Or, more to the point, “At What Joints Should There Be No Movement During a Specific Exercise?”
But that’s a crummy title…
When we exercise, we tend to focus solely on the movement at hand. Though the movement is important, it’s far from the whole picture. While we’re using some muscles to create motion at certain joints, we’re also using several other muscles to resist motion pretty much everywhere else. Or, at least, we should be.
Resisting motion gives us a solid base from which to create stable positions, generate maximal force, and remain injury-free while doing so.
Think about a bicep curl. Standing, single-arm, with a dumbbell (just so we’re all on the same page). Where is the motion? That’s easy: the elbow joint (with a little bit of pronation and supination of the hand).
But the arm is hanging from the shoulder, so there’s tension there to resist the motion of the arm falling out of its socket. The fingers are resisting motion so the weight doesn’t fall to the ground. The muscles of the core are resisting any motion in the spine. Even the muscles of the feet are constantly on watch just to maintain balance.
Most of the above example happens without even thinking about it, but that is not always the case. In the squat, for example, it’s important to consciously resist inward motion of the knees on the way up (more on this next week). In a push-up, it’s important for the health of the shoulders to resist letting them creep up by your ears. In pretty much every exercise I can think of, it’s important to resist movement of the lumbar spine by remaining braced and tight.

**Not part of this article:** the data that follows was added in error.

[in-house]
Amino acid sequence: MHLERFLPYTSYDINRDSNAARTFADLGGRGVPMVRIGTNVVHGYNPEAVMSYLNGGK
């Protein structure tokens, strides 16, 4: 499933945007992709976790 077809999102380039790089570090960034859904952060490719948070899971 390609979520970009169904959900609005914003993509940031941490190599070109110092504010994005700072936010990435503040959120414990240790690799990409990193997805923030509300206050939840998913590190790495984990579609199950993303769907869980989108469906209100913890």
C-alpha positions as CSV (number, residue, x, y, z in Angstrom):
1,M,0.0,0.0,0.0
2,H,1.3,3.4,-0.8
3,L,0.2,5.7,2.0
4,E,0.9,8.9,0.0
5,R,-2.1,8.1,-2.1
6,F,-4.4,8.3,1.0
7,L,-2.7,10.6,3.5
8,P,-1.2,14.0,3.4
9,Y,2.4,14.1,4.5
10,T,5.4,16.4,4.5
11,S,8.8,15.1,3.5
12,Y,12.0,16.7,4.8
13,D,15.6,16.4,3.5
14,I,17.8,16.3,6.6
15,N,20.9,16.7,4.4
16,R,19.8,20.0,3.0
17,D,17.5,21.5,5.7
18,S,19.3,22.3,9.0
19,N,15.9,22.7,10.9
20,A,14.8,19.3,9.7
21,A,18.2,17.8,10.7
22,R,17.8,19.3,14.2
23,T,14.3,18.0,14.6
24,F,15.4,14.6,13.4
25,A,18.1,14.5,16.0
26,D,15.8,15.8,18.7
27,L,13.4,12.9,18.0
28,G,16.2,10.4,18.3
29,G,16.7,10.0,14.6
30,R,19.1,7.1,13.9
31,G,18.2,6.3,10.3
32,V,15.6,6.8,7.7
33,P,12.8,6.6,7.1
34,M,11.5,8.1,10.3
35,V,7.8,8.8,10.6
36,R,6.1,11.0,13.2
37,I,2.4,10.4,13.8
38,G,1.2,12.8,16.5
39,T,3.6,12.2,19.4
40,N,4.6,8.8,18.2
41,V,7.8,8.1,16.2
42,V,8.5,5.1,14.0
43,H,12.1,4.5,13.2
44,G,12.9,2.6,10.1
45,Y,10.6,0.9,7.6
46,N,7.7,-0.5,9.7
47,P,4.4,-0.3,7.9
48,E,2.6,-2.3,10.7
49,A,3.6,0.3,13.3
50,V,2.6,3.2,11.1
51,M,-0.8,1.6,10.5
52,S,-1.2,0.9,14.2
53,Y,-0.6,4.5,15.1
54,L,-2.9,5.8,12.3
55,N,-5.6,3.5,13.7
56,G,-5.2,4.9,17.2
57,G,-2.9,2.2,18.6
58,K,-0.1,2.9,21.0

(Remember: we're talking about movement in the joints. The spine is technically going to move in relation to your lower body and even the ground, but no parts of the spine are going to move in relation to each other.)
Consciously bracing and preparing to resist movement will not only help keep you from moving under load through compromised positions (which could lead to injury or pain in the long run), it will protect against straining or pulling muscles that wouldn’t otherwise be ready for action (which is, obviously, pretty immediate).
Ever picked something up and tweaked your back? Chances are, the sudden resistance made the muscles of your back go “Holy crap!” and tighten up as a reflex. And now that they think there’s some instability around them, they remain tensed to avoid future mishaps. It then takes awhile to convince them to relax.
Sometimes resisting movement takes care of itself, sometimes it doesn’t. Either way, it’s important to think about. So next time you’re about to perform an exercise (or pick up a baby or put something away on a shelf or sit down in a chair or carry groceries up the stairs), take a second to think not only about what is moving, but what’s not moving. In the beginning, this will require a lot of thought and awareness. Eventually, though, it’ll be just become another unconscious habit.